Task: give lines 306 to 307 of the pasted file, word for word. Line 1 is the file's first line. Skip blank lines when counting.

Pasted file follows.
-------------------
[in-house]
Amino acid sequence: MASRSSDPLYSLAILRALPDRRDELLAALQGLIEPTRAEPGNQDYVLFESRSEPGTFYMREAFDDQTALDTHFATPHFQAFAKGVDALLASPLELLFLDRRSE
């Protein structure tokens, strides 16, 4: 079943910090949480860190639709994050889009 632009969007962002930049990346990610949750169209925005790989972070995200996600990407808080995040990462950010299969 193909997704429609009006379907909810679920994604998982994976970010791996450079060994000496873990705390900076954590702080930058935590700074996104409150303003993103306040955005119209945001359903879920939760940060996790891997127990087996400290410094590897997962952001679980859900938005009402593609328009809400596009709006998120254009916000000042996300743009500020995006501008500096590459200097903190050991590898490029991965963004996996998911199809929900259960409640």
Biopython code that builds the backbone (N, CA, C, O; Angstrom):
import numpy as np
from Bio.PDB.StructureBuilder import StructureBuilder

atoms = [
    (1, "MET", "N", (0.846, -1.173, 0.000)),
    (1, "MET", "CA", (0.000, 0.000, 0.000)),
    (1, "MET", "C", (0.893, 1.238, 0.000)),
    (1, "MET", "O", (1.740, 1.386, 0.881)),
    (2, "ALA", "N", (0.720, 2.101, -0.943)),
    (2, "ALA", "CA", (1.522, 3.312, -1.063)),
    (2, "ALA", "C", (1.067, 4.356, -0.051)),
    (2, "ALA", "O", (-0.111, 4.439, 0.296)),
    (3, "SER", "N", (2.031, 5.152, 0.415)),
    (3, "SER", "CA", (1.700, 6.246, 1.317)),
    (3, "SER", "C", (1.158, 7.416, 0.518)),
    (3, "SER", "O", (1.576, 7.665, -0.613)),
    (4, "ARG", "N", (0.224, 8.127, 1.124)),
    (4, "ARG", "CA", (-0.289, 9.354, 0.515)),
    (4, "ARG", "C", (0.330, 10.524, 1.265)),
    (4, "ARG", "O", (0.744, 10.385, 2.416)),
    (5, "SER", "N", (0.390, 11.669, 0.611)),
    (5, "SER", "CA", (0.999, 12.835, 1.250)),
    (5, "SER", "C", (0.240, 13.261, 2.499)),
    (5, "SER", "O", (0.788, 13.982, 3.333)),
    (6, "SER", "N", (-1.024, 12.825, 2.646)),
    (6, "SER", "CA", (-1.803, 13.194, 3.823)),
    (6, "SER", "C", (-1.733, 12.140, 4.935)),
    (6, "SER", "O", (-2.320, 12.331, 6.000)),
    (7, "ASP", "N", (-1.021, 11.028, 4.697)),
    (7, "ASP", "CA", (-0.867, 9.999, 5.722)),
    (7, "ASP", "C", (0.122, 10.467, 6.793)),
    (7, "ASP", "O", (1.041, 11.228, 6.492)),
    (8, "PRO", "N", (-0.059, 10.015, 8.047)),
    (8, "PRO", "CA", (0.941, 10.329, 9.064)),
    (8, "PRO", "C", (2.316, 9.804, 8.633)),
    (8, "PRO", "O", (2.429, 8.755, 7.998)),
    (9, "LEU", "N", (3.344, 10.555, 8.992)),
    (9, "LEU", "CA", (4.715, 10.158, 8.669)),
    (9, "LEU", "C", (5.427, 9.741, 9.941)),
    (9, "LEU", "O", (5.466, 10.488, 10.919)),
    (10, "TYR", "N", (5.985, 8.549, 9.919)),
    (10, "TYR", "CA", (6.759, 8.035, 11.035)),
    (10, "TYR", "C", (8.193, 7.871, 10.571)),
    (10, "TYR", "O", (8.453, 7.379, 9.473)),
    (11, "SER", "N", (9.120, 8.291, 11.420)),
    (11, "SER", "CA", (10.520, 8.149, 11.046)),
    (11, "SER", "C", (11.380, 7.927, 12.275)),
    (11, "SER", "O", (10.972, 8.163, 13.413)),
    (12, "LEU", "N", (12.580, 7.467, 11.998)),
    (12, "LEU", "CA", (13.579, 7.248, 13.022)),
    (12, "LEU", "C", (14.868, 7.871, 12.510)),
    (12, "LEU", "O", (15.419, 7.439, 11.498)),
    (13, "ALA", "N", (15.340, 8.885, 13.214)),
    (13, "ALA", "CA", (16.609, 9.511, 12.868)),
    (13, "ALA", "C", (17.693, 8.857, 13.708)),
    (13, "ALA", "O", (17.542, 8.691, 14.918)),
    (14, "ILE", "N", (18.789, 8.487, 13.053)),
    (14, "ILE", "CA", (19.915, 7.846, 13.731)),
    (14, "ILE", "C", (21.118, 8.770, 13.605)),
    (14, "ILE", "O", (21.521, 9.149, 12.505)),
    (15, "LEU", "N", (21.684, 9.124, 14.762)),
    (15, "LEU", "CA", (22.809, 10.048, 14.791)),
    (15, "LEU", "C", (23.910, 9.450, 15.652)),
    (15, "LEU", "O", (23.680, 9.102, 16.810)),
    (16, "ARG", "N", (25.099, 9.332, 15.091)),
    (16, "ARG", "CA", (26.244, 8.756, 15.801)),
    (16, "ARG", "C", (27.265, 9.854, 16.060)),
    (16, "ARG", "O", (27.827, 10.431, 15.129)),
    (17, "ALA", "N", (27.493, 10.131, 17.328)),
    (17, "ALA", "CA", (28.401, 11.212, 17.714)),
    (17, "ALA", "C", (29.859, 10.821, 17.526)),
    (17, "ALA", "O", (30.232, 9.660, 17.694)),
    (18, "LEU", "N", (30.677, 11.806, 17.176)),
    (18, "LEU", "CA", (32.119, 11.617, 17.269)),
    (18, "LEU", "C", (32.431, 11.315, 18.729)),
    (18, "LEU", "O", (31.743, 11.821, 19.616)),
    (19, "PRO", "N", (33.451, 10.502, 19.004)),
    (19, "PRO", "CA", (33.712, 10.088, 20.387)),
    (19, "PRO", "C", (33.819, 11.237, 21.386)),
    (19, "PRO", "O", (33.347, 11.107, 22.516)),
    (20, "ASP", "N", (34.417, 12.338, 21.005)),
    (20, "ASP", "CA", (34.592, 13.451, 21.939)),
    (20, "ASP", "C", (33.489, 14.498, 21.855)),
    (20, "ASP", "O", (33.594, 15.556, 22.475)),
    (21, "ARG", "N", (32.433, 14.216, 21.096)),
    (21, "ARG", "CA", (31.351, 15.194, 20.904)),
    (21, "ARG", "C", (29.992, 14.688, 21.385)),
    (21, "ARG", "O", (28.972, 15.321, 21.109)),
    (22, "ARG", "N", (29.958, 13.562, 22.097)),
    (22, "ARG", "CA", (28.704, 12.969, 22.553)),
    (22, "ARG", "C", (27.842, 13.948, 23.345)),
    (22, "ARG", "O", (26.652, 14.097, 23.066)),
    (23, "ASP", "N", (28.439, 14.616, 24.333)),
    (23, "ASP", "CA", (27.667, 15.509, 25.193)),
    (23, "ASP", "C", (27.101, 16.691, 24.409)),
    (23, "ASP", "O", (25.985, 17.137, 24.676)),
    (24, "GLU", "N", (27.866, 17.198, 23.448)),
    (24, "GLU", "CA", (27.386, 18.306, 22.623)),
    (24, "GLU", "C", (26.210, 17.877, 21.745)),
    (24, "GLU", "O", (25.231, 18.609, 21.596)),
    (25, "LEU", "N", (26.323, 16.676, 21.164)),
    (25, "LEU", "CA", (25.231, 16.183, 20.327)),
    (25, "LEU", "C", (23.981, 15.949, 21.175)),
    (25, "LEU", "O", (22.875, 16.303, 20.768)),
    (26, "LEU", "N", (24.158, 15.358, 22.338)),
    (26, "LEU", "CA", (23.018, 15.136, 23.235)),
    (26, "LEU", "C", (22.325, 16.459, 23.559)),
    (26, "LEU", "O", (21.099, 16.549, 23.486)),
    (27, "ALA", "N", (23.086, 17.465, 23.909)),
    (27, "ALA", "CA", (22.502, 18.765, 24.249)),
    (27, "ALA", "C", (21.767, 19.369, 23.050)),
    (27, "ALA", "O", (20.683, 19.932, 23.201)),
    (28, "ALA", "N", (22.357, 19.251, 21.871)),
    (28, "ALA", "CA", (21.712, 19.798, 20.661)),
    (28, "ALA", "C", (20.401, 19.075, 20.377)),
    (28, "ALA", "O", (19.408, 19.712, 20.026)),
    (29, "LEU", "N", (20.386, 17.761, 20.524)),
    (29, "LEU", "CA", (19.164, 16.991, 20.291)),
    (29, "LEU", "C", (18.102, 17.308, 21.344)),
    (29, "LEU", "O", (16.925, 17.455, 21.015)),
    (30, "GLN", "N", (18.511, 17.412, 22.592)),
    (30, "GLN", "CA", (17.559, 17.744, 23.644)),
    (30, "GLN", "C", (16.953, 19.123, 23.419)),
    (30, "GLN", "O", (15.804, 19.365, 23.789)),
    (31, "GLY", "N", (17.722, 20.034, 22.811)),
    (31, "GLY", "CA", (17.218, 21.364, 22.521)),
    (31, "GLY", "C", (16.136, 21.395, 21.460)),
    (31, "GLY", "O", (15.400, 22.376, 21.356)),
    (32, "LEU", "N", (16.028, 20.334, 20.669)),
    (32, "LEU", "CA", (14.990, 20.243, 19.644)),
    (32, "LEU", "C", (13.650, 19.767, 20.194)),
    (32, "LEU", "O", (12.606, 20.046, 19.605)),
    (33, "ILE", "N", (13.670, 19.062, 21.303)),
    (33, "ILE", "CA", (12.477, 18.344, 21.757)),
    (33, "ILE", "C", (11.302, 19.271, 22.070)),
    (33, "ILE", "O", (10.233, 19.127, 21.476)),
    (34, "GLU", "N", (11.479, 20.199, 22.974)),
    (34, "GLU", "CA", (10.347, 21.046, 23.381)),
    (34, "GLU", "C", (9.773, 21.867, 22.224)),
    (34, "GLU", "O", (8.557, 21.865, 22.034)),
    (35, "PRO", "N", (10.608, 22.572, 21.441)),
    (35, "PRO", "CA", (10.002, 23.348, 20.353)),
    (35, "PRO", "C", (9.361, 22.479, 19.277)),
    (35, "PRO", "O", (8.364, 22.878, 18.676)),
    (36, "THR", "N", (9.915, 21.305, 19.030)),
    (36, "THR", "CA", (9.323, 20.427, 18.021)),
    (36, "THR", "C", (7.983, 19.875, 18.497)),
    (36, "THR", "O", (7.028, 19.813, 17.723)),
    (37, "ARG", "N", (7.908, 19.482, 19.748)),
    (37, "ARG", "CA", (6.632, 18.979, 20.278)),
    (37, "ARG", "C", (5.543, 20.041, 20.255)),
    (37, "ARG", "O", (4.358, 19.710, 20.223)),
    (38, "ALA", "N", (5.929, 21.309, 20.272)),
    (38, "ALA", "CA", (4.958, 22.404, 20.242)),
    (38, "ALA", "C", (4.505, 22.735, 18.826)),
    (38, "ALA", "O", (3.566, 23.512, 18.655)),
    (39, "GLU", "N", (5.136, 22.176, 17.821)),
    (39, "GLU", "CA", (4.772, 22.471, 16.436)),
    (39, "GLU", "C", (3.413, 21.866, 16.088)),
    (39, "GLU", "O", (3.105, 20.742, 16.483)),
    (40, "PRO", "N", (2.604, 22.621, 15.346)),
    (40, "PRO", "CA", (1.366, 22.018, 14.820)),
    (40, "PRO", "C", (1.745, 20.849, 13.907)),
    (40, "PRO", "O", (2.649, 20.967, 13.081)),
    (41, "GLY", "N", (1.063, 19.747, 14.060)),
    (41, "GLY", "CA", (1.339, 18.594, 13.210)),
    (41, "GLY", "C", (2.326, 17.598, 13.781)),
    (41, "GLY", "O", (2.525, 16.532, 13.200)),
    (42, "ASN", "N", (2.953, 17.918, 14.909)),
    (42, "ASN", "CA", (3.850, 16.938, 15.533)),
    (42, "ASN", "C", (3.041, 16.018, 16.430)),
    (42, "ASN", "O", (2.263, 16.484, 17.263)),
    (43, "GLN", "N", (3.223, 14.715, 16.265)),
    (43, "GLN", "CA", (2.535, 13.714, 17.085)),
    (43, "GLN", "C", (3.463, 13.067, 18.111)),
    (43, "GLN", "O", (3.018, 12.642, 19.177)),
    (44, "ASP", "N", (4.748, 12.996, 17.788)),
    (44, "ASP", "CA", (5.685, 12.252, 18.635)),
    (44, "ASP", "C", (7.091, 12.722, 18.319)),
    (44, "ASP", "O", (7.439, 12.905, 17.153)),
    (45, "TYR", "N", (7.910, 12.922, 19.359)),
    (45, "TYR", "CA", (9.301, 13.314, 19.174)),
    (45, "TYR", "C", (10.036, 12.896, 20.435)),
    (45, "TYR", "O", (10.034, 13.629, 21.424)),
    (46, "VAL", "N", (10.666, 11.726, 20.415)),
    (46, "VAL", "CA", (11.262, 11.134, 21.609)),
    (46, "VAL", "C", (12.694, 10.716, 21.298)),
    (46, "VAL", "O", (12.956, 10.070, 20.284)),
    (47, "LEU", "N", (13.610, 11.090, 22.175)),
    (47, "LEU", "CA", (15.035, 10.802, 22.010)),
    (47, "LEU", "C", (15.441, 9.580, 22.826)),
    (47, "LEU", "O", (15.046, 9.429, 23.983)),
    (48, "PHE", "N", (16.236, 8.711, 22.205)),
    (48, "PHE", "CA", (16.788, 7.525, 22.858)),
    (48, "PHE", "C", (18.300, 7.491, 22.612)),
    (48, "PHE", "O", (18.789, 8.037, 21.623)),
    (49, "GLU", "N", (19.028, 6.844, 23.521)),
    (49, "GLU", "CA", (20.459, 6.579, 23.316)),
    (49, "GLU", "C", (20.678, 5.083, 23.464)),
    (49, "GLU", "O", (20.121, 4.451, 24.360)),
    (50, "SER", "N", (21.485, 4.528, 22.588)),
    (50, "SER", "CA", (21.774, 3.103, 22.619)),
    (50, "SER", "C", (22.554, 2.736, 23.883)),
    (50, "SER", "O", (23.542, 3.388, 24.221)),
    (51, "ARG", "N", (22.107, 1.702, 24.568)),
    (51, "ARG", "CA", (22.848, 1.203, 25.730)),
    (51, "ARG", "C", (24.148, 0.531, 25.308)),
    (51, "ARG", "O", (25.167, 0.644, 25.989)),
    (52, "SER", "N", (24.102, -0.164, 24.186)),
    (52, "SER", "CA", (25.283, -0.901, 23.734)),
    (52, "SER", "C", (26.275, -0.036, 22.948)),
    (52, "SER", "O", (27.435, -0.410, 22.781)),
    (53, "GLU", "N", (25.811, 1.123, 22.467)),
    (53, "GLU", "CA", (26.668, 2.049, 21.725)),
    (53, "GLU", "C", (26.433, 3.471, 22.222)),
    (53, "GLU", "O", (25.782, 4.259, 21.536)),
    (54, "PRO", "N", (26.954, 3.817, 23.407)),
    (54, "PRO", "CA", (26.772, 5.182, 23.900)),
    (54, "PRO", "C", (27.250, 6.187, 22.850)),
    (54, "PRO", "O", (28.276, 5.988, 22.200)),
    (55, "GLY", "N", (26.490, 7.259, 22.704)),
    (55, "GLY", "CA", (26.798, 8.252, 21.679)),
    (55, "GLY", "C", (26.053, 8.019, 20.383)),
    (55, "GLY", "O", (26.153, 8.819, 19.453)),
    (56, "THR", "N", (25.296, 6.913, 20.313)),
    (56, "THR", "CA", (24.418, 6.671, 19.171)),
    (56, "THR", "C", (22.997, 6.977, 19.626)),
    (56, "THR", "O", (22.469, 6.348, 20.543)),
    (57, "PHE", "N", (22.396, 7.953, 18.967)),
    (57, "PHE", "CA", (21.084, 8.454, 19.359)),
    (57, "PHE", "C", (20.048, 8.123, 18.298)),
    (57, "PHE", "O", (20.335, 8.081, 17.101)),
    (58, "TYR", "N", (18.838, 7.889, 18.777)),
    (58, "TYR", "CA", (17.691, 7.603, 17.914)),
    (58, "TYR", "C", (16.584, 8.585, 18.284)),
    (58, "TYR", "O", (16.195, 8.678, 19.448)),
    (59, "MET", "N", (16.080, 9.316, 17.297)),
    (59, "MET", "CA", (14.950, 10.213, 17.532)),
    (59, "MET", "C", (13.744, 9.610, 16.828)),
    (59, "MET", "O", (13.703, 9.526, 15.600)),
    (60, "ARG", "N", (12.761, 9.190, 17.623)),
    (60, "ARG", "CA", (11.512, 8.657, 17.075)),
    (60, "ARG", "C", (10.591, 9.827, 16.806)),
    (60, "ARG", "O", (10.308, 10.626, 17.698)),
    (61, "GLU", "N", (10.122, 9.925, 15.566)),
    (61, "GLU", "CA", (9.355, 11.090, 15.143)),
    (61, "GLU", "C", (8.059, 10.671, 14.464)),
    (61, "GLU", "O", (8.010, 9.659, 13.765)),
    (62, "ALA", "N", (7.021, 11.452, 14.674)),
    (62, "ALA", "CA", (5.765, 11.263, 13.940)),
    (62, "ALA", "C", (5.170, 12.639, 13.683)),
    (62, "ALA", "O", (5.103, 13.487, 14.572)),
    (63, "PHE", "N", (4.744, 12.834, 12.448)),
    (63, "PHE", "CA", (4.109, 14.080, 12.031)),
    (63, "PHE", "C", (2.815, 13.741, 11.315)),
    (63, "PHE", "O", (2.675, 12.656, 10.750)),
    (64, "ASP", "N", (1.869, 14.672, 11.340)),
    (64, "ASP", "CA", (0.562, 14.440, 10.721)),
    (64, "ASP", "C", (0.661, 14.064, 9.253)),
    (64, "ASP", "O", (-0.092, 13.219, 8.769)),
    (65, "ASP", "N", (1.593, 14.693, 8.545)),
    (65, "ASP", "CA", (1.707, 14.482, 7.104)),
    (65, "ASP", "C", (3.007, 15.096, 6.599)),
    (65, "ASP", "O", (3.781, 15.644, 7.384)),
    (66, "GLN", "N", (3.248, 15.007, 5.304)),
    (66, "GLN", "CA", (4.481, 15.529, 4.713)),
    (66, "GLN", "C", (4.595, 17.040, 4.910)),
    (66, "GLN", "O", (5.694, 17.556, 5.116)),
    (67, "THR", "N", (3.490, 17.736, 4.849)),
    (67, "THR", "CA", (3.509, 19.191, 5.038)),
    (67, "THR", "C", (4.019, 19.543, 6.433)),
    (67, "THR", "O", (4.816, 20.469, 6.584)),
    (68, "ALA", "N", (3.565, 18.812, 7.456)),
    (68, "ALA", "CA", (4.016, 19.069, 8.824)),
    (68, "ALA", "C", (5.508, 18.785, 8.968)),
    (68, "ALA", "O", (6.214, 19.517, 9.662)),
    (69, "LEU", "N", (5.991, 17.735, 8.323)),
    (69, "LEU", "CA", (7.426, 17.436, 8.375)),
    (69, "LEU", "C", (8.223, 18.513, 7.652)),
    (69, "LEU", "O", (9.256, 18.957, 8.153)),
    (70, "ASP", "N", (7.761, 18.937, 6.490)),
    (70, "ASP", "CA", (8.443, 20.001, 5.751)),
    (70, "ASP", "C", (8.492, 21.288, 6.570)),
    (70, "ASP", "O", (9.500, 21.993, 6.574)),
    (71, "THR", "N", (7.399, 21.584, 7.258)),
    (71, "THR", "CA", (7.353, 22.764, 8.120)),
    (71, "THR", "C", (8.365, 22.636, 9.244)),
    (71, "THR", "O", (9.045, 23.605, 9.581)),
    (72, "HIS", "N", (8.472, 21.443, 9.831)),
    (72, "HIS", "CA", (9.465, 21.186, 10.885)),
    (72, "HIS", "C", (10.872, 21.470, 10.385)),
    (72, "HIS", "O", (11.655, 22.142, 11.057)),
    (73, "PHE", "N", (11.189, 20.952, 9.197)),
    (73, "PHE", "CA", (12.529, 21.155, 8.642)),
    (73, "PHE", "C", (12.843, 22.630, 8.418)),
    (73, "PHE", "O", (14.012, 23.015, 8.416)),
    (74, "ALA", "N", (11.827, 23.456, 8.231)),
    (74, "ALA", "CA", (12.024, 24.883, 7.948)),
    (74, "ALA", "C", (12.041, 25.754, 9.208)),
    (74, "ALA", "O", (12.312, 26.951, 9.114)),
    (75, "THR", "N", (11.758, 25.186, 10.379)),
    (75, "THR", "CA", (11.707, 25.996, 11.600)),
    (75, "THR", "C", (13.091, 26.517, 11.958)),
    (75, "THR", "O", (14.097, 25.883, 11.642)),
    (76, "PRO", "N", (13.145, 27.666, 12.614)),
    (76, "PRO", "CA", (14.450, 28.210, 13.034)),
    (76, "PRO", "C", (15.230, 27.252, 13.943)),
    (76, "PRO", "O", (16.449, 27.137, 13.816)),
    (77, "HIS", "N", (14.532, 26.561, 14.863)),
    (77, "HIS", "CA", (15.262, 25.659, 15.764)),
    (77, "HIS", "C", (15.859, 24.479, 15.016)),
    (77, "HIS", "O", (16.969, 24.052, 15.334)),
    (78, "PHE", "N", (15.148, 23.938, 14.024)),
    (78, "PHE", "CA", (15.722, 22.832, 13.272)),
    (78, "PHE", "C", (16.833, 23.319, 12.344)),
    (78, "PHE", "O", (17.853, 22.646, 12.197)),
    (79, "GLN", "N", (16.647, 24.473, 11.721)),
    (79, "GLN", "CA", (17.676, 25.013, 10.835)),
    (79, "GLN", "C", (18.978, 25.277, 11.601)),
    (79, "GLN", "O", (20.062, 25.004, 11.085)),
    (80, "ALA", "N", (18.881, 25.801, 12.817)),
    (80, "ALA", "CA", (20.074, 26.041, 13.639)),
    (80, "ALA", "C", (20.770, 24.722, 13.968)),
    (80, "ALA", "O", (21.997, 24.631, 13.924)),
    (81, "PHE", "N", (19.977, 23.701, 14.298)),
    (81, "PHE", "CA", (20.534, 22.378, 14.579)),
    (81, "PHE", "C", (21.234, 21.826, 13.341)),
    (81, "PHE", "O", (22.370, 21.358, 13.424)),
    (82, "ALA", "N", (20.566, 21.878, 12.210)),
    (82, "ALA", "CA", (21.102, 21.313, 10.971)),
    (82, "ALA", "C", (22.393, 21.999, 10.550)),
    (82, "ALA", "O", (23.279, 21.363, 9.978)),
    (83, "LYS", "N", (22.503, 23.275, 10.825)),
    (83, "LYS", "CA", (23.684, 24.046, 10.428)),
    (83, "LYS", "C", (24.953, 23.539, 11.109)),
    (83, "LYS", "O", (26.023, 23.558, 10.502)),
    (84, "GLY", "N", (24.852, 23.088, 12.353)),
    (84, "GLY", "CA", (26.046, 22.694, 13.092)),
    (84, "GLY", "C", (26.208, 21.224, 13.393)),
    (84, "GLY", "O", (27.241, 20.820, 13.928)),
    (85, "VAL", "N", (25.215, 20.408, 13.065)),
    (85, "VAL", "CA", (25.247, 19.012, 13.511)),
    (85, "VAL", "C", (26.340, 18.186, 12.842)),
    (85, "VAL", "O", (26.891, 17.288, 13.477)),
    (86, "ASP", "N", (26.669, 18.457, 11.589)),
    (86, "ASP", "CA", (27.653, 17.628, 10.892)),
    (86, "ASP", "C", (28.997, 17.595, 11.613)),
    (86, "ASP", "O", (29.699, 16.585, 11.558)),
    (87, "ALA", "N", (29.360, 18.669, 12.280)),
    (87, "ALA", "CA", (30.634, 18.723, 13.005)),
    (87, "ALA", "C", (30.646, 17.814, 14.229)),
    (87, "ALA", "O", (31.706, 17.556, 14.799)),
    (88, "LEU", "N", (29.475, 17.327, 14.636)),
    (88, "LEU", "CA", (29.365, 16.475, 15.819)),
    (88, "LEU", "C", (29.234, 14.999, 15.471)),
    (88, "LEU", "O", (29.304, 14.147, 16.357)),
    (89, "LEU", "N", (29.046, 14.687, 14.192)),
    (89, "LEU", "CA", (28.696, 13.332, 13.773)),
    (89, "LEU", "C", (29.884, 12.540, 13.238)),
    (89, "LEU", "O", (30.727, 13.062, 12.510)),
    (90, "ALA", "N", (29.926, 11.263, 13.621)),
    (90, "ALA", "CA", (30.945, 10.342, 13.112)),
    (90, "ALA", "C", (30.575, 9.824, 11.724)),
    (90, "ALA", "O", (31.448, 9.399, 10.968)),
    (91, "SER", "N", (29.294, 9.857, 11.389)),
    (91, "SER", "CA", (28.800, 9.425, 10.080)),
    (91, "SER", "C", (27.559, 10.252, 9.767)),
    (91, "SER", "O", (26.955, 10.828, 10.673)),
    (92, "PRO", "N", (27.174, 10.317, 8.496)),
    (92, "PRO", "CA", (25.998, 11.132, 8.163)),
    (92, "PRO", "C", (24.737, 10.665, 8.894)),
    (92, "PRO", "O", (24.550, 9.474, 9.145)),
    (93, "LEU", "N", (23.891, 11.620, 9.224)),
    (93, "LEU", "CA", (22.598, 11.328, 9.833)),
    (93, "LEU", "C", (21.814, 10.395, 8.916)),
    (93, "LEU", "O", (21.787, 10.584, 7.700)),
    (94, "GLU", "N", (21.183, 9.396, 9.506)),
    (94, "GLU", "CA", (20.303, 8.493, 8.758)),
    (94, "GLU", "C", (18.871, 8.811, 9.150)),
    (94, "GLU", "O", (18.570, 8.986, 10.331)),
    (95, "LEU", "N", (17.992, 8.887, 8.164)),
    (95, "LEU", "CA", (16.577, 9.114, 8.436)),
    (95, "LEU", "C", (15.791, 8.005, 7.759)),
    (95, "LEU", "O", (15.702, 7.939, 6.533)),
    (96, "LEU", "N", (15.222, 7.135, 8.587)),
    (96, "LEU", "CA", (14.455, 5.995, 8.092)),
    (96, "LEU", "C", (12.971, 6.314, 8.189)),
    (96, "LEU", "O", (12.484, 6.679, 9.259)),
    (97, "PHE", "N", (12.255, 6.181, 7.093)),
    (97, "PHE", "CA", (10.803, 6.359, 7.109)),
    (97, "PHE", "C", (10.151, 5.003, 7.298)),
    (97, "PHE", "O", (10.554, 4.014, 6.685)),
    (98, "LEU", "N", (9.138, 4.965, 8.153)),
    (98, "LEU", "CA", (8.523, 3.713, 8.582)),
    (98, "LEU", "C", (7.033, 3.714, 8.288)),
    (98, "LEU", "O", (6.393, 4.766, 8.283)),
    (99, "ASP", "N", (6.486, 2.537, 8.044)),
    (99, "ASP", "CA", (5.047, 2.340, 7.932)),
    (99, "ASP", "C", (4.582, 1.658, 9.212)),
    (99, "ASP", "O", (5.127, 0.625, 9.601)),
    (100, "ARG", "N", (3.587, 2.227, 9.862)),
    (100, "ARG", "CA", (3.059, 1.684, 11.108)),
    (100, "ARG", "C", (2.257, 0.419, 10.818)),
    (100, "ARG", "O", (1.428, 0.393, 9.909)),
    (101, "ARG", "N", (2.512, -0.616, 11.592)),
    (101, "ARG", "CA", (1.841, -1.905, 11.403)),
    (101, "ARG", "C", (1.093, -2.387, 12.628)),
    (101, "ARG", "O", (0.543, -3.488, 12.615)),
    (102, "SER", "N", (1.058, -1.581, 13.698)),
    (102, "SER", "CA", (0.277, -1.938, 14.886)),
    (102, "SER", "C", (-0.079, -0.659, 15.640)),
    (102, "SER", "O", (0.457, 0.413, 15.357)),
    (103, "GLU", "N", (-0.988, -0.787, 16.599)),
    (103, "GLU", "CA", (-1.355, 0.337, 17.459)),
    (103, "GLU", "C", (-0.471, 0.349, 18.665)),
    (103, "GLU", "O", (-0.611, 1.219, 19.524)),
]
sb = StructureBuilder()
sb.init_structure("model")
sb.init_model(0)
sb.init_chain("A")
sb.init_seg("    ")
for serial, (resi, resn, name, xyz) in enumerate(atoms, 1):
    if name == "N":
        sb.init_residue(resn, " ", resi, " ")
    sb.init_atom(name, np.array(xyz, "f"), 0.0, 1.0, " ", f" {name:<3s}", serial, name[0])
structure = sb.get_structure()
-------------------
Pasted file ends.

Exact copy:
    (75, "THR", "C", (13.091, 26.517, 11.958)),
    (75, "THR", "O", (14.097, 25.883, 11.642)),